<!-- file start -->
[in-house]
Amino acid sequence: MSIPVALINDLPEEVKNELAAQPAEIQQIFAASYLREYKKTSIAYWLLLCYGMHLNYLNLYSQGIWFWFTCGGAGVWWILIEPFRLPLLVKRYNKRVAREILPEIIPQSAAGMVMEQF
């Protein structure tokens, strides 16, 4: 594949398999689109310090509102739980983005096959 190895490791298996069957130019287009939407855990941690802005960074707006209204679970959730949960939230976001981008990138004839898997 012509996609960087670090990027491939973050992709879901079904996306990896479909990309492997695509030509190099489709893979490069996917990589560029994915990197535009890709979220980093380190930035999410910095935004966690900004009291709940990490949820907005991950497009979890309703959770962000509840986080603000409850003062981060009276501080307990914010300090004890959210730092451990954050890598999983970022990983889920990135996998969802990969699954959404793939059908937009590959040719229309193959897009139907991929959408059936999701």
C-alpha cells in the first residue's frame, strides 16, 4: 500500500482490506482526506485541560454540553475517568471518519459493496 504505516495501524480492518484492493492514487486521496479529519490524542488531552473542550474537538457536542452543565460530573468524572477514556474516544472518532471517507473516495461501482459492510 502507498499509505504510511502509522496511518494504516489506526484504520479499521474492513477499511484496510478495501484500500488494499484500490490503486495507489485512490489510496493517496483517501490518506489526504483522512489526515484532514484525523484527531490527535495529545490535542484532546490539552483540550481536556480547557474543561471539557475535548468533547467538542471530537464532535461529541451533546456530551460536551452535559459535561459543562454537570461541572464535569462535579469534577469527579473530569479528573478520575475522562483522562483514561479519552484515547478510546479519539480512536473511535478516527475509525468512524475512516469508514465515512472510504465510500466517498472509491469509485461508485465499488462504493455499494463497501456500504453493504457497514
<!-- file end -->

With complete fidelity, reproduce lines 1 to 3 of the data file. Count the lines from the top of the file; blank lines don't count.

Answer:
[in-house]
Amino acid sequence: MSIPVALINDLPEEVKNELAAQPAEIQQIFAASYLREYKKTSIAYWLLLCYGMHLNYLNLYSQGIWFWFTCGGAGVWWILIEPFRLPLLVKRYNKRVAREILPEIIPQSAAGMVMEQF
């Protein structure tokens, strides 16, 4: 594949398999689109310090509102739980983005096959 190895490791298996069957130019287009939407855990941690802005960074707006209204679970959730949960939230976001981008990138004839898997 012509996609960087670090990027491939973050992709879901079904996306990896479909990309492997695509030509190099489709893979490069996917990589560029994915990197535009890709979220980093380190930035999410910095935004966690900004009291709940990490949820907005991950497009979890309703959770962000509840986080603000409850003062981060009276501080307990914010300090004890959210730092451990954050890598999983970022990983889920990135996998969802990969699954959404793939059908937009590959040719229309193959897009139907991929959408059936999701």